Ma*nure" (?), v. t. [imp. & p. p. Manured (?); p. pr. & vb. n. Manuring.] [Contr, from OF. manuvrer, manovrer, to work with the hand, to cultivate by manual labor, F. manuvker. See Manual, Ure, Opera, and cf. Inure.]


To cultivate by manual labor; to till; hence, to develop by culture.


To whom we gave the strand for to manure. Surrey.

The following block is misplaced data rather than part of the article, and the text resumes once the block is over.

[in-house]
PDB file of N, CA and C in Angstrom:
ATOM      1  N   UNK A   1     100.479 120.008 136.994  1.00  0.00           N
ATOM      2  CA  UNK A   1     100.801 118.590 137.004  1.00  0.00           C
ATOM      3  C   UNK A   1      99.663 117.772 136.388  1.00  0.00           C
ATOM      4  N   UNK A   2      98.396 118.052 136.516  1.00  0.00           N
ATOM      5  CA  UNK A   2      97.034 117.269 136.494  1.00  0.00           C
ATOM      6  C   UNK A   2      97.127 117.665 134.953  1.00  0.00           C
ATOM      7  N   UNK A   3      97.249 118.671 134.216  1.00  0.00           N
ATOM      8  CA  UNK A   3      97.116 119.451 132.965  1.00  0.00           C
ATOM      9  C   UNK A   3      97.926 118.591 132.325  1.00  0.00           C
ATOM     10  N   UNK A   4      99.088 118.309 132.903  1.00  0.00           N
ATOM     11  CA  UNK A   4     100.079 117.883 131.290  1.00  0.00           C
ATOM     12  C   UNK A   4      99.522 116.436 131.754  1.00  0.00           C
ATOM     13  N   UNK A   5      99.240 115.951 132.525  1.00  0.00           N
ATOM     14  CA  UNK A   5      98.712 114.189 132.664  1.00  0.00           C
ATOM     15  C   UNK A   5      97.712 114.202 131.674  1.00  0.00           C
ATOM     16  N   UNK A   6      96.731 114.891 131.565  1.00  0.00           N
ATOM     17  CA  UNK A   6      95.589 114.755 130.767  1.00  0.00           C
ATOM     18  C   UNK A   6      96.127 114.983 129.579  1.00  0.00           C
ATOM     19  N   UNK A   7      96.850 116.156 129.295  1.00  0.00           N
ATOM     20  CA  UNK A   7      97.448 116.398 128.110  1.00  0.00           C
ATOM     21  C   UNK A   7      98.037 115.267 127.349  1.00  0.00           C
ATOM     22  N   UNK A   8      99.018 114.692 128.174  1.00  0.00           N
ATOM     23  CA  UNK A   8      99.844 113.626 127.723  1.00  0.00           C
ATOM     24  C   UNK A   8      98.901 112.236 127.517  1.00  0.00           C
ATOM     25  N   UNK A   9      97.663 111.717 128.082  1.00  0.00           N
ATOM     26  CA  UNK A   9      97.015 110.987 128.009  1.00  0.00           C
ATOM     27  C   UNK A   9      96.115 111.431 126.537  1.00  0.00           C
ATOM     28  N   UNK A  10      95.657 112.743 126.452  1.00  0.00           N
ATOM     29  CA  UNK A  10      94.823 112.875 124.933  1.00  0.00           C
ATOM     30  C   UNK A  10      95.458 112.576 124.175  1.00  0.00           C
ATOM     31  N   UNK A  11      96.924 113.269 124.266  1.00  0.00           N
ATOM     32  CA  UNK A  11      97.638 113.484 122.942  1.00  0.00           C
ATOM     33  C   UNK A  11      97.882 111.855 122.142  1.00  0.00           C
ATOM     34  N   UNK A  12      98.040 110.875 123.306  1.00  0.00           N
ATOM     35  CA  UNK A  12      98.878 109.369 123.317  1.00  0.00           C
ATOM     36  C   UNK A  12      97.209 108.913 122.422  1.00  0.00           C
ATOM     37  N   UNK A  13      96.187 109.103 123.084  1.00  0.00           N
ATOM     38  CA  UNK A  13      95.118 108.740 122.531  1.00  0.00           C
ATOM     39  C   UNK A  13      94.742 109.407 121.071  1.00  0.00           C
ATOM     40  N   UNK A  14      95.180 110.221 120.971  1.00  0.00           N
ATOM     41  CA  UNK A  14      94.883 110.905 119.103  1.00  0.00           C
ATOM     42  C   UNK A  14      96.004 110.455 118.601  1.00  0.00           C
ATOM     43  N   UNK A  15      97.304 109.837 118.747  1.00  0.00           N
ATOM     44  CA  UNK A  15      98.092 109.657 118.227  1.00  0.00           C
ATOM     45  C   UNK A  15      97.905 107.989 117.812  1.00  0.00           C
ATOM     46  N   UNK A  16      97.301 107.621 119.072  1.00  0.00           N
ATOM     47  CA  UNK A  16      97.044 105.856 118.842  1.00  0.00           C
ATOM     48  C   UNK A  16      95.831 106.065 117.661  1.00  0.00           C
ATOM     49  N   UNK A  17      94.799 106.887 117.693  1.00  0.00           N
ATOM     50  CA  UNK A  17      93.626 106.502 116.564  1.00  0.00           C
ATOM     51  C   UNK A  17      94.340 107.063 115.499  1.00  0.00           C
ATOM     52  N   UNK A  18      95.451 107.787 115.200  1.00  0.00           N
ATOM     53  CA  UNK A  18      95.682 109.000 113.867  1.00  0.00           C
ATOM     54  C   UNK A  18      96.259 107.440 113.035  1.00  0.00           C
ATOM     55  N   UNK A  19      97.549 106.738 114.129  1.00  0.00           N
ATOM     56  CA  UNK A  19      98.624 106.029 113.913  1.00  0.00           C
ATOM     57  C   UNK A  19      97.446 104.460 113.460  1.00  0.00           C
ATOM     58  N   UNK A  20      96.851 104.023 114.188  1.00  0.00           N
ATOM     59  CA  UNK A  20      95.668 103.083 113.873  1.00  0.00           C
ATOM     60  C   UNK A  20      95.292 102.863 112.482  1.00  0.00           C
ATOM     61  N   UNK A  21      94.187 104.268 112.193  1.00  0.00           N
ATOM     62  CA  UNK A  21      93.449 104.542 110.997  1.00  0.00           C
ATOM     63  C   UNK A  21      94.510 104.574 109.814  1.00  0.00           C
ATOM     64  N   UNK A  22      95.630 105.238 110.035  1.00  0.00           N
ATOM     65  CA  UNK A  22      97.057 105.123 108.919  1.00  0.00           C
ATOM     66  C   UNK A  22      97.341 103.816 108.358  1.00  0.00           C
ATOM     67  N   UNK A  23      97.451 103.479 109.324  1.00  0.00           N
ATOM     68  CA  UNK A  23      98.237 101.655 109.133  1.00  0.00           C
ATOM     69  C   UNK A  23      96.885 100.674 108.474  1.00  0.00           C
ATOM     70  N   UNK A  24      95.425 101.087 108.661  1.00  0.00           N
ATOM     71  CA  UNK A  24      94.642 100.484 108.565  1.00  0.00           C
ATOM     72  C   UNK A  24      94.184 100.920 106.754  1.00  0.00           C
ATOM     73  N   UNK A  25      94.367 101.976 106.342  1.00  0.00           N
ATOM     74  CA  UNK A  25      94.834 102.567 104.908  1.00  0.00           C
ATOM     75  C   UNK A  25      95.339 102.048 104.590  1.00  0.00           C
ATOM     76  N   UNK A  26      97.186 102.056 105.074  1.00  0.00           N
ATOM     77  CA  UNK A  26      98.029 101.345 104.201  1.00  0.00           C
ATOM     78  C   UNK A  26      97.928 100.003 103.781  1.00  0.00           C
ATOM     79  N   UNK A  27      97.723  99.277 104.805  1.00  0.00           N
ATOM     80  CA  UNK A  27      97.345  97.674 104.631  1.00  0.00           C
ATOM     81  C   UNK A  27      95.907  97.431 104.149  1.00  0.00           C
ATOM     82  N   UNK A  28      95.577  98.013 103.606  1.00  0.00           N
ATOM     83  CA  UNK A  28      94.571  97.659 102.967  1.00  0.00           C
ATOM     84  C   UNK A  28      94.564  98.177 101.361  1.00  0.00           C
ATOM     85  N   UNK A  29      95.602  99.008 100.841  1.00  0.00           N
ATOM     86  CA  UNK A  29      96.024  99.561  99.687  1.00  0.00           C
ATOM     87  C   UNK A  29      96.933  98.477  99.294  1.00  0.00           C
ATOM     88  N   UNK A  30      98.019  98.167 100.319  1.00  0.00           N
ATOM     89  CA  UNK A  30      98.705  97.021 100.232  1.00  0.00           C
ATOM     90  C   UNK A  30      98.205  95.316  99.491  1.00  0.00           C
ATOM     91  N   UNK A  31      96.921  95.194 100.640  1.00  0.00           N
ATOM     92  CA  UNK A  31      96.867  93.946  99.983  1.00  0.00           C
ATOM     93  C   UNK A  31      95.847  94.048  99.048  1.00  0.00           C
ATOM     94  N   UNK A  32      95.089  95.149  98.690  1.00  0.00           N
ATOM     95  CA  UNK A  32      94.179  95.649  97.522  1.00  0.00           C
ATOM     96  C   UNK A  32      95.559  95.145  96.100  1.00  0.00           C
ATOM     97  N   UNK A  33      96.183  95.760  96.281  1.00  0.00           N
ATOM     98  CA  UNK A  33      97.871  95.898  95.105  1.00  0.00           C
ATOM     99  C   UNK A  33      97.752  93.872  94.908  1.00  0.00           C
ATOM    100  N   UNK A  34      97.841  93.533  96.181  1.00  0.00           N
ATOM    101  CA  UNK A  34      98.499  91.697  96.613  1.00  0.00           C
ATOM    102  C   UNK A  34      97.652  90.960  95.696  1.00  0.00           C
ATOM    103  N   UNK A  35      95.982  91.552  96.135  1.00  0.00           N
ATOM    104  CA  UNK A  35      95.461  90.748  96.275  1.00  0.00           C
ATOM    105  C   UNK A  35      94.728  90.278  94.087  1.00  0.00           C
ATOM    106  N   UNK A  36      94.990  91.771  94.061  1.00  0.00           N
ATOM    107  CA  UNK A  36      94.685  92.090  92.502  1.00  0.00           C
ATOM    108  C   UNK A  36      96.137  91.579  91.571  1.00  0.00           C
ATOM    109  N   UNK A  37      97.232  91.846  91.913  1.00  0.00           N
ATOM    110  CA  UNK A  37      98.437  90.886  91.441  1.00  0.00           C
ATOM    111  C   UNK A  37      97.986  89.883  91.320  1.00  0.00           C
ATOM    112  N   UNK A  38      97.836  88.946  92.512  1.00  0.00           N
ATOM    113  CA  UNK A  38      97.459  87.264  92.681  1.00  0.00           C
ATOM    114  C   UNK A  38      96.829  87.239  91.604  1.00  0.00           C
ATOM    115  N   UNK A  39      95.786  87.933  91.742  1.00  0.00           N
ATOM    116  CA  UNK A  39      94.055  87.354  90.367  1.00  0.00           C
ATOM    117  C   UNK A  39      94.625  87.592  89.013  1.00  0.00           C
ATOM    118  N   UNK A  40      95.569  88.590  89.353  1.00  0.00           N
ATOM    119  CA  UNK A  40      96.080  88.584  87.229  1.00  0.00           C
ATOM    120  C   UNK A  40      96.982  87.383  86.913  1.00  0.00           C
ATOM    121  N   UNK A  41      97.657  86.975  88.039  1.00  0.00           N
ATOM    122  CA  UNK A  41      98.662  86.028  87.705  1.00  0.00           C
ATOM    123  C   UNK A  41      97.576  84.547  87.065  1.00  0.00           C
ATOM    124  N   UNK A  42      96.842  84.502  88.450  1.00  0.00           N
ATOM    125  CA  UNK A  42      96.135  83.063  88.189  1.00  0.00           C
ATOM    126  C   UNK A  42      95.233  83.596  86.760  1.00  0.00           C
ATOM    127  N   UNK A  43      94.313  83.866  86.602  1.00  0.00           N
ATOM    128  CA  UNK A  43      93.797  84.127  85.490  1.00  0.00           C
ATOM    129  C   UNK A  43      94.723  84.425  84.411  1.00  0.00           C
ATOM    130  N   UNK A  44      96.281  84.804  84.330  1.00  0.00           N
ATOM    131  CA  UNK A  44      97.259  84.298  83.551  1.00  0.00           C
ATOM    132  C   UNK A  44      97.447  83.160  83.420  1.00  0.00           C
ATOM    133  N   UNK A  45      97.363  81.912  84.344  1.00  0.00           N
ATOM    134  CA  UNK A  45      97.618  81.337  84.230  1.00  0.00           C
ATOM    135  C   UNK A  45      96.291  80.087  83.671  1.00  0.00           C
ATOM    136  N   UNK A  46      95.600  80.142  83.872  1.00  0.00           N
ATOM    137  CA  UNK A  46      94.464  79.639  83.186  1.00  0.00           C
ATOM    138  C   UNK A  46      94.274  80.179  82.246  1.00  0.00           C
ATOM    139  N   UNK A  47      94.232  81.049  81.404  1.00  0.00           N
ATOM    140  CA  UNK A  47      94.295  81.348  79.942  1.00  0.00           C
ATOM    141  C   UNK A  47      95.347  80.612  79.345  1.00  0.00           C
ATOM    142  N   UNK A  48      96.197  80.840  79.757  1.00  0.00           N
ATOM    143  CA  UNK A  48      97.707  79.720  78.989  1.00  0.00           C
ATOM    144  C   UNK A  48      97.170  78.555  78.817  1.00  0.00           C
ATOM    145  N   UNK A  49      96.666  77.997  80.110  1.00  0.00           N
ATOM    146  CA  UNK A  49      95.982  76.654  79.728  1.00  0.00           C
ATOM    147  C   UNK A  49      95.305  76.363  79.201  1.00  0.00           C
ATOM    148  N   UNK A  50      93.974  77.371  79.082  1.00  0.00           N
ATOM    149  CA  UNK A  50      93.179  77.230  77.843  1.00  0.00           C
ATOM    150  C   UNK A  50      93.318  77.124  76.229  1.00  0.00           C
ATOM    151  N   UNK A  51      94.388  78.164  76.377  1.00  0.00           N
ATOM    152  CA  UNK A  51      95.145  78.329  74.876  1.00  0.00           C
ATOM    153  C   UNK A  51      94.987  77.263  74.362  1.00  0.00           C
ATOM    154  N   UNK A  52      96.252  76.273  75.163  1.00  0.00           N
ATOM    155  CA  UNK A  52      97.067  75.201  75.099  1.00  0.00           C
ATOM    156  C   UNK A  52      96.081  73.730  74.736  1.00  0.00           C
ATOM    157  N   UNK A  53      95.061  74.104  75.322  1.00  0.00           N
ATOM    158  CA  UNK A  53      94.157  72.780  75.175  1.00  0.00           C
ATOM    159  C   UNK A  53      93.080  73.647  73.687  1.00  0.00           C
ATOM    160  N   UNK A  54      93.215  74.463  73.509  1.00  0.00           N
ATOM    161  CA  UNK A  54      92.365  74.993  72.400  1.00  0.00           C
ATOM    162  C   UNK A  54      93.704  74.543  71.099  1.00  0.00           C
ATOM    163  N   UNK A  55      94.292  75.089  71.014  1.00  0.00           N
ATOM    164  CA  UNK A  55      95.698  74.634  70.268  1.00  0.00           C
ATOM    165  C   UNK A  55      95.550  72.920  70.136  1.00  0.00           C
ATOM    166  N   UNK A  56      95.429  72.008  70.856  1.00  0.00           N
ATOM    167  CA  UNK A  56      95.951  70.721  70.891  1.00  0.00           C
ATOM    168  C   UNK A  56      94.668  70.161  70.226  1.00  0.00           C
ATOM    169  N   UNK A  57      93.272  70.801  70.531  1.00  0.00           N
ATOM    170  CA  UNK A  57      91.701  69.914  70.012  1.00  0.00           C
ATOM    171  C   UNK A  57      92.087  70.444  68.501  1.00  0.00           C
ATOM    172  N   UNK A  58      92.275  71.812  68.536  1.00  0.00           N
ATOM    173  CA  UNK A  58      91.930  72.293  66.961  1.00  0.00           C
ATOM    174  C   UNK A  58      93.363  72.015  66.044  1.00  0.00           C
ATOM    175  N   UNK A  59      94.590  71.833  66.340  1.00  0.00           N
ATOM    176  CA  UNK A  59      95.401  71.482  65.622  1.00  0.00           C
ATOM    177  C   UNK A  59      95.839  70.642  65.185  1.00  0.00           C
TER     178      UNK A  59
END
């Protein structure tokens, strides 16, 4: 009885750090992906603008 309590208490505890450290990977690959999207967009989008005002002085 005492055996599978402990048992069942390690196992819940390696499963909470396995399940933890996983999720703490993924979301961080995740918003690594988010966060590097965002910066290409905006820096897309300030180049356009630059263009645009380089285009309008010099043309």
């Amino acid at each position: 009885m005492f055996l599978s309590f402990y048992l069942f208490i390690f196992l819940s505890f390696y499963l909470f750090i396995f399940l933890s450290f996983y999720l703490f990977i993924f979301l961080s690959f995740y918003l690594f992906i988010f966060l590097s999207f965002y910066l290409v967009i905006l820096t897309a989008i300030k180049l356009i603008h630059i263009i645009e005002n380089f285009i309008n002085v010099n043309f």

Manure thyself then; to thyself be improved; And with vain, outward things be no more moved. Donne.


To apply manure to; to enrich, as land, by the application of a fertilizing substance.

The blood of English shall manure the ground. Shak.


© Webster 1913.

Ma*nure" (?), n.

Any matter which makes land productive; a fertilizing substance, as the contents of stables and barnyards, dung, decaying animal or vegetable substances, etc.



© Webster 1913.